We were not made to bend like reed

Or turn the other cheek



So raise your horns to those who died, Let's drink to fallen friends tonight, Let's celebrate their glory life, We'll meet again in Valhall when we die!

This is a waking for England, From it’s reticent doze, This is a waking for England, Lest hope and glory are regarded as foes..


#12 badger

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Posted 27 April 2011 - 09:41 PM

Correct, they were awarded a presidential unit citation in '57 - better late than never I suppose. I remember seeing 41's unit colours on the drill shed wall at CTC Lympstone in 1982. They were disbanded and marched off at Deal in 1980. The other unit to survive the war from 3 Commando Brigade was 43 Commando and they were finally disbanded in 1968. However, 43's colours are now with Comacchio Company Royal Marines, which was formed in 1980.

Steve


U.S. Navy Presidential Citation Ribbon


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Retreat! Hell! was 1952
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#13 Teutoburg Weald

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Posted 27 April 2011 - 10:52 PM

U.S. Navy Presidential Citation Ribbon


Posted Image

Retreat! Hell! was 1952


Cheer's Badgy, i knew you'd be able to help, oh and thank's for the correction on the movie year 1952, i knew it was Frank Lovejoy though!! :whistle:
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#14 Searu man

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Posted 28 April 2011 - 01:36 PM

Correct, they were awarded a presidential unit citation in '57 - better late than never I suppose. I remember seeing 41's unit colours on the drill shed wall at CTC Lympstone in 1982. They were disbanded and marched off at Deal in 1980. The other unit to survive the war from 3 Commando Brigade was 43 Commando and they were finally disbanded in 1968. However, 43's colours are now with Comacchio Company Royal Marines, which was formed in 1980.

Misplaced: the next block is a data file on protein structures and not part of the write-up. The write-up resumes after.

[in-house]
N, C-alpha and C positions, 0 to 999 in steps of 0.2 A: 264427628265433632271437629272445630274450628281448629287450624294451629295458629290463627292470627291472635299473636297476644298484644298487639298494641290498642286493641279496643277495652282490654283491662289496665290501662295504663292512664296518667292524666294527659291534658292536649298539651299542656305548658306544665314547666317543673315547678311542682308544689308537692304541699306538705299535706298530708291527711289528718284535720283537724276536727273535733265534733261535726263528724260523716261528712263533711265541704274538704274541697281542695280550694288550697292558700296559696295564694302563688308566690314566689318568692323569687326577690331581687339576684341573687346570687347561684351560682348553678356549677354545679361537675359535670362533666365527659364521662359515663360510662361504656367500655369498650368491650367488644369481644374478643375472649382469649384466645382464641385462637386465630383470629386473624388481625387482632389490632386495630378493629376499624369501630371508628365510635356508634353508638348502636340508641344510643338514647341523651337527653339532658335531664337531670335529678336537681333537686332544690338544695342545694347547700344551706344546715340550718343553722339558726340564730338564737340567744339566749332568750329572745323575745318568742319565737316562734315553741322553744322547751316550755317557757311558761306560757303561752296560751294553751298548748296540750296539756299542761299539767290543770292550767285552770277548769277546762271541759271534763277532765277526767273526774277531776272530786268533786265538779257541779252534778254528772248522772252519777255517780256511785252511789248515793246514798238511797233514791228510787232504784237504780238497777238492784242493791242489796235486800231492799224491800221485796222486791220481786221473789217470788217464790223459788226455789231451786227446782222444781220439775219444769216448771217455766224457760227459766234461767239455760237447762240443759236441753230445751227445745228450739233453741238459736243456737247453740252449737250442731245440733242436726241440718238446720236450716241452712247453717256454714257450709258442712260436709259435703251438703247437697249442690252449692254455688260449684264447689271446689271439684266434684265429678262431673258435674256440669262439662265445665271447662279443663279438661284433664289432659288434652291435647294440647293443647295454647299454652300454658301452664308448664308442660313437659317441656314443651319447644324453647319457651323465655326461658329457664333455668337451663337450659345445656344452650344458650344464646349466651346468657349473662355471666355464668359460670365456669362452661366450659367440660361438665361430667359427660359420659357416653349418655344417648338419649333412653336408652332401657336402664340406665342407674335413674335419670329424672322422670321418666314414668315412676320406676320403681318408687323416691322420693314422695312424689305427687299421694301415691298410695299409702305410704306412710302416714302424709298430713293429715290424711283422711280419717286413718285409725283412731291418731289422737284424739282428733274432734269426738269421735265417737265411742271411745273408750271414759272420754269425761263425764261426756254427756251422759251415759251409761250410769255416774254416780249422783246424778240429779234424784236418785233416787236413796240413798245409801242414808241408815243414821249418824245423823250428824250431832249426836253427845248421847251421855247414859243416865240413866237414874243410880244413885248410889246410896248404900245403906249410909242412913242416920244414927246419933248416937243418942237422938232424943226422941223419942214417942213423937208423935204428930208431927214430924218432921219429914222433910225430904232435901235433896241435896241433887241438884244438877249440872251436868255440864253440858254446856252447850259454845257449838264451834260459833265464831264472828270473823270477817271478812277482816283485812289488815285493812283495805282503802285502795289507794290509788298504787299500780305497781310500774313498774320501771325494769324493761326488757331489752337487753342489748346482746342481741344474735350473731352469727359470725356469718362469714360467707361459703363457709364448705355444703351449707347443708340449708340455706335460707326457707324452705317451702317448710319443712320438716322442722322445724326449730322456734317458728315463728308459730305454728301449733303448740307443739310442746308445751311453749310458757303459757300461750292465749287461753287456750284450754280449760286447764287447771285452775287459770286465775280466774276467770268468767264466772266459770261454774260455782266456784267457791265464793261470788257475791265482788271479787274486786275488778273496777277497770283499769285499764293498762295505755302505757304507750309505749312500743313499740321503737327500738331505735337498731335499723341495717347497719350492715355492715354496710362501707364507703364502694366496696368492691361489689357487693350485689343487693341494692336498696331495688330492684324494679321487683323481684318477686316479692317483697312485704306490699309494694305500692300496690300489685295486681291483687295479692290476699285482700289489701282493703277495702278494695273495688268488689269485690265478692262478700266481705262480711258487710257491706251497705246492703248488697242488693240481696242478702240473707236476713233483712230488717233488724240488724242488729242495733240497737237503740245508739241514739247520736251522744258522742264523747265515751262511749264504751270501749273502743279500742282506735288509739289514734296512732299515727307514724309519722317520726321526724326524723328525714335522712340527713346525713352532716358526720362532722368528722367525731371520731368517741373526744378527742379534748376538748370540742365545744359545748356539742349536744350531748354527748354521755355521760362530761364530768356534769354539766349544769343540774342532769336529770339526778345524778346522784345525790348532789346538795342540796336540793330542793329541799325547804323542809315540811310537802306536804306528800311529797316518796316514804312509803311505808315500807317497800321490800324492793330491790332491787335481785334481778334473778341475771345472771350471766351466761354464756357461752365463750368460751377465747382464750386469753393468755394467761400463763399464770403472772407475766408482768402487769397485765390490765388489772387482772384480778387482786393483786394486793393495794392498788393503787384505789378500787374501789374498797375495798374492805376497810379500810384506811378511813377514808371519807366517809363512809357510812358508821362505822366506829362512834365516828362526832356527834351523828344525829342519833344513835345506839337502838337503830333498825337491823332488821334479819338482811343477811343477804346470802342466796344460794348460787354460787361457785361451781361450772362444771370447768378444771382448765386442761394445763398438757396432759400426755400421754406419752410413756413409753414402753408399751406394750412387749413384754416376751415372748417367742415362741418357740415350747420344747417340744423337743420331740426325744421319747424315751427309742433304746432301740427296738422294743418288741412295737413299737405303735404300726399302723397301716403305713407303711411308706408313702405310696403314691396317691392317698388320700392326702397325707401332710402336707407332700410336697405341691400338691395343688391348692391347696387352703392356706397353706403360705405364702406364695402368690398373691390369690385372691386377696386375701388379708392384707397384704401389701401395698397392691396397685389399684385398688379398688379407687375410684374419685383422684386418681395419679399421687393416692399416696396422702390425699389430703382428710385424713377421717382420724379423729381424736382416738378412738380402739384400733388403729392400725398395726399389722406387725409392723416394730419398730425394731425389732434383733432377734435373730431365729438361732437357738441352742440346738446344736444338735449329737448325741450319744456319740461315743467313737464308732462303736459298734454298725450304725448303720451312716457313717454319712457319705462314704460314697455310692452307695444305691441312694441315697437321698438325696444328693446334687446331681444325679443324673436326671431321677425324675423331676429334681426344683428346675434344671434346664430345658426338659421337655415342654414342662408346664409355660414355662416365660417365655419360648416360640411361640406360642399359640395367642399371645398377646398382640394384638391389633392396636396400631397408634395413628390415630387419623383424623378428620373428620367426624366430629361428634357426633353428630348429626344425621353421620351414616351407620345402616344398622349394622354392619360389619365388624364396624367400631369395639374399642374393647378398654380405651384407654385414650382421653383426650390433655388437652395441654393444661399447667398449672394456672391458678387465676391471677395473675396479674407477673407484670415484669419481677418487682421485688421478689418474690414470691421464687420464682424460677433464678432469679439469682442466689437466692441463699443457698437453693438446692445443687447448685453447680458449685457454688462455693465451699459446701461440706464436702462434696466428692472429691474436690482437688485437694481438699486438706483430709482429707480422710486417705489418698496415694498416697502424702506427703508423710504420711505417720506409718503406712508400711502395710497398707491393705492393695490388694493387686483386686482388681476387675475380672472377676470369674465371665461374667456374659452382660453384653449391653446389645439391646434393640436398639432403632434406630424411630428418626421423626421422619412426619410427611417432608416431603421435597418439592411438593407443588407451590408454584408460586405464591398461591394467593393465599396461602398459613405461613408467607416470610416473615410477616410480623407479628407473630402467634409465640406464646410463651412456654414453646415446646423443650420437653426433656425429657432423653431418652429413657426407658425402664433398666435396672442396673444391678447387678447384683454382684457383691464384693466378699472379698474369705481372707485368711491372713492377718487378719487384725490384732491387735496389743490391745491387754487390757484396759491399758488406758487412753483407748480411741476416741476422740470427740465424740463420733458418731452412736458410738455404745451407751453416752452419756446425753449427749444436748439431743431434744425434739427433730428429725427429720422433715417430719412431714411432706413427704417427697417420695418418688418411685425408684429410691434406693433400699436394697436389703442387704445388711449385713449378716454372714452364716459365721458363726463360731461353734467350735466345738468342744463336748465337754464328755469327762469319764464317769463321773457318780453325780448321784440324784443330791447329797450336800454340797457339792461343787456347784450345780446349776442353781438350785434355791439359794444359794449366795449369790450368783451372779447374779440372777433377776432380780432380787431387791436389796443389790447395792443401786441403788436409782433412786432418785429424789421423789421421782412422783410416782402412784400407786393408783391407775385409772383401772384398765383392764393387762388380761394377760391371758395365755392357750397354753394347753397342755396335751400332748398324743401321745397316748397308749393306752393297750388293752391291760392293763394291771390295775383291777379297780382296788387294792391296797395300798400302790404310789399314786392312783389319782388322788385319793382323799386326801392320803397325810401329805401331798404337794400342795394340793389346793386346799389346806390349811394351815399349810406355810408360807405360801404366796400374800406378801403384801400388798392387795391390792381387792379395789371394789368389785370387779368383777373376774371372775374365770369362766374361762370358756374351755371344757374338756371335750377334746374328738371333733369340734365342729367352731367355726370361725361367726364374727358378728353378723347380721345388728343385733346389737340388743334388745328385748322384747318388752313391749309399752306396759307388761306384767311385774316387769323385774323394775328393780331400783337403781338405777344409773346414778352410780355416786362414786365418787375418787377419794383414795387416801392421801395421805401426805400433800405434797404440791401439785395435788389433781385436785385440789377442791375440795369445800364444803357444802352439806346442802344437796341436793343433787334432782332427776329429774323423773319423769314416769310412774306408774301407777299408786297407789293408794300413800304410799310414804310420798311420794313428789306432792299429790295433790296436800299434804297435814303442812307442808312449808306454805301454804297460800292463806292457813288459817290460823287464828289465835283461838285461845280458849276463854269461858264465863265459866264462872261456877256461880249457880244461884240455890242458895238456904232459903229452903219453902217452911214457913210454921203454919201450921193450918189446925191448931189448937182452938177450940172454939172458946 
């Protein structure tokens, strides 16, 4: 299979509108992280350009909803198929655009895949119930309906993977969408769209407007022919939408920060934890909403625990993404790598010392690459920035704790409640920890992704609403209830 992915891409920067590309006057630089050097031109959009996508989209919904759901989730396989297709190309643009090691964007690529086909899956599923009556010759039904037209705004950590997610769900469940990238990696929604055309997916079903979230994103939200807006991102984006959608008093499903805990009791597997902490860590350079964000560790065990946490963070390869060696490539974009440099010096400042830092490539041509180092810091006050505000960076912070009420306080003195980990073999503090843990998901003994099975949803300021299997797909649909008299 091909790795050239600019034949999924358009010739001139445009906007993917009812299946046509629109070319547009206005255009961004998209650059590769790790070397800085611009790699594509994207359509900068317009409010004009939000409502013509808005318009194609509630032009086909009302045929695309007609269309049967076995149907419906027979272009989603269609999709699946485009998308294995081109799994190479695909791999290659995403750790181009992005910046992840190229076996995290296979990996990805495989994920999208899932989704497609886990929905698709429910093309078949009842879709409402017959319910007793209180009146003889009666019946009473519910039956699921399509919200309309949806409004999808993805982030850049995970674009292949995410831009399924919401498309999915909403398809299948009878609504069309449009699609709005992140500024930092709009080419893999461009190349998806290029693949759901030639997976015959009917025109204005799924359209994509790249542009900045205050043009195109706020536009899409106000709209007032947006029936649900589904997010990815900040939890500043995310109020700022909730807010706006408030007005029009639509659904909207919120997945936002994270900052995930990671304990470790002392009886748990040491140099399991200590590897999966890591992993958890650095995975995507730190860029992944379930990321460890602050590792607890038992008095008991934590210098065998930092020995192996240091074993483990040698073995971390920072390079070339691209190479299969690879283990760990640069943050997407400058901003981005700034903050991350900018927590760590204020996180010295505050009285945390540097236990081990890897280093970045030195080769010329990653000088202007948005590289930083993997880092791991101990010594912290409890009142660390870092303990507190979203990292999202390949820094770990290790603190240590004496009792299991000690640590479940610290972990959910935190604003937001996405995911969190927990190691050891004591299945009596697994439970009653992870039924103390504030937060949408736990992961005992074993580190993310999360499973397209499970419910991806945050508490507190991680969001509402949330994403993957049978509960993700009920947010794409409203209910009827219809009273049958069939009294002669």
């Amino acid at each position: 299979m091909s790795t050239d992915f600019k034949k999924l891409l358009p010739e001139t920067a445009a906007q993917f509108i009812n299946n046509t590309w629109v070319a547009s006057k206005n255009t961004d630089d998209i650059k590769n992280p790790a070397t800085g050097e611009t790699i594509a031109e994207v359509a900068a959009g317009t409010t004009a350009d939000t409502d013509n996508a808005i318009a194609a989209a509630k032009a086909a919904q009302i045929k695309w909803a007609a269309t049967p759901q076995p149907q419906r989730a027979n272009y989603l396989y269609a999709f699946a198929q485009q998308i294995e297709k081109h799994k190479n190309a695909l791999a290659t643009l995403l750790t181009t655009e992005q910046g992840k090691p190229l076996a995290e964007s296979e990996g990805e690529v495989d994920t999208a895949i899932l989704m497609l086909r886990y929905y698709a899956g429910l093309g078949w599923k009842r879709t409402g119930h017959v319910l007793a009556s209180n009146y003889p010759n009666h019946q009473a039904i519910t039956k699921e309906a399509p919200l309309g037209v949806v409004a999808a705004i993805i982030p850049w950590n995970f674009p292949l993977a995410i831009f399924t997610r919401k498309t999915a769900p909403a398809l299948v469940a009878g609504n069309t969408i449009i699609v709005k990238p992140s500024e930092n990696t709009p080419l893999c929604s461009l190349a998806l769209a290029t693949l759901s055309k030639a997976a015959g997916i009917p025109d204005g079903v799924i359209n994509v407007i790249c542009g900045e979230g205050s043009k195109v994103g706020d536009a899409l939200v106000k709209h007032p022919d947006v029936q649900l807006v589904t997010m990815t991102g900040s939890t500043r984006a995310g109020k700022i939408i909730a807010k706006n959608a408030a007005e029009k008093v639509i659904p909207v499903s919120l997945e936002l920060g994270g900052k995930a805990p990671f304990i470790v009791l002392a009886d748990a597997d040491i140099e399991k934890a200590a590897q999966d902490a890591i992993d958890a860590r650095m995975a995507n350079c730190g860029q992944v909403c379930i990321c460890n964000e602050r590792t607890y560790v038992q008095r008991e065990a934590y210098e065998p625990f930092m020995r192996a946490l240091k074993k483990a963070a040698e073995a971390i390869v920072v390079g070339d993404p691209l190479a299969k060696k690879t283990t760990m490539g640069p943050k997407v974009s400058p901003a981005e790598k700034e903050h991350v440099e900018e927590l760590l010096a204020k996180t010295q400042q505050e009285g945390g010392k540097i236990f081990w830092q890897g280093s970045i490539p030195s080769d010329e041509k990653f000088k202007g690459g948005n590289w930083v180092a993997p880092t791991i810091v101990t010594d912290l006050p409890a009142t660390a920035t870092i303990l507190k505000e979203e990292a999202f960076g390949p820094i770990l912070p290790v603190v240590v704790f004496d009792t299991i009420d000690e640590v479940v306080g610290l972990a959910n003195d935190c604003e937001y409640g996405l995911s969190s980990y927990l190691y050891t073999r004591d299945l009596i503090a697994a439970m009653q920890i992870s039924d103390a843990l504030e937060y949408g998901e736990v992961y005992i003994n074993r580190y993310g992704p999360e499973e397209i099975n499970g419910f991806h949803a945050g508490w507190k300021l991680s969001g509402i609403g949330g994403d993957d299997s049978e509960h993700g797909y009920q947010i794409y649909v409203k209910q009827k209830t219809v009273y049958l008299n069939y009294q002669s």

Steve


I believe that the delay in awarding the citation was due to the fact that the US Navy NEVER handed out awards to foreign units (the action was in 1950)- I don't know if an exception was made for 41, or if they had changed the rules by 1957 ?
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#15 badger

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Posted 28 April 2011 - 03:41 PM

I believe that the delay in awarding the citation was due to the fact that the US Navy NEVER handed out awards to foreign units (the action was in 1950)- I don't know if an exception was made for 41, or if they had changed the rules by 1957 ?


You may be right, Searu, but don't be too hasty blaming the Yanks. The British Government are very po-faced about 'foreign' awards and decorations too!

I am qualified to wear the Pingat Jasa Malaysia (Malaysian Campaign Medal), but although I have been presented with one, I'm not allowed to wear it, unlike the other recipients - the Aussies and Kiwis. (I do wear it BTW, but below my others - naughty!) Since 2006 a move has been in place to urge the government to change its mind, but nothing seems to have come of it. I imagine they're all too busy filling out their expenses claims!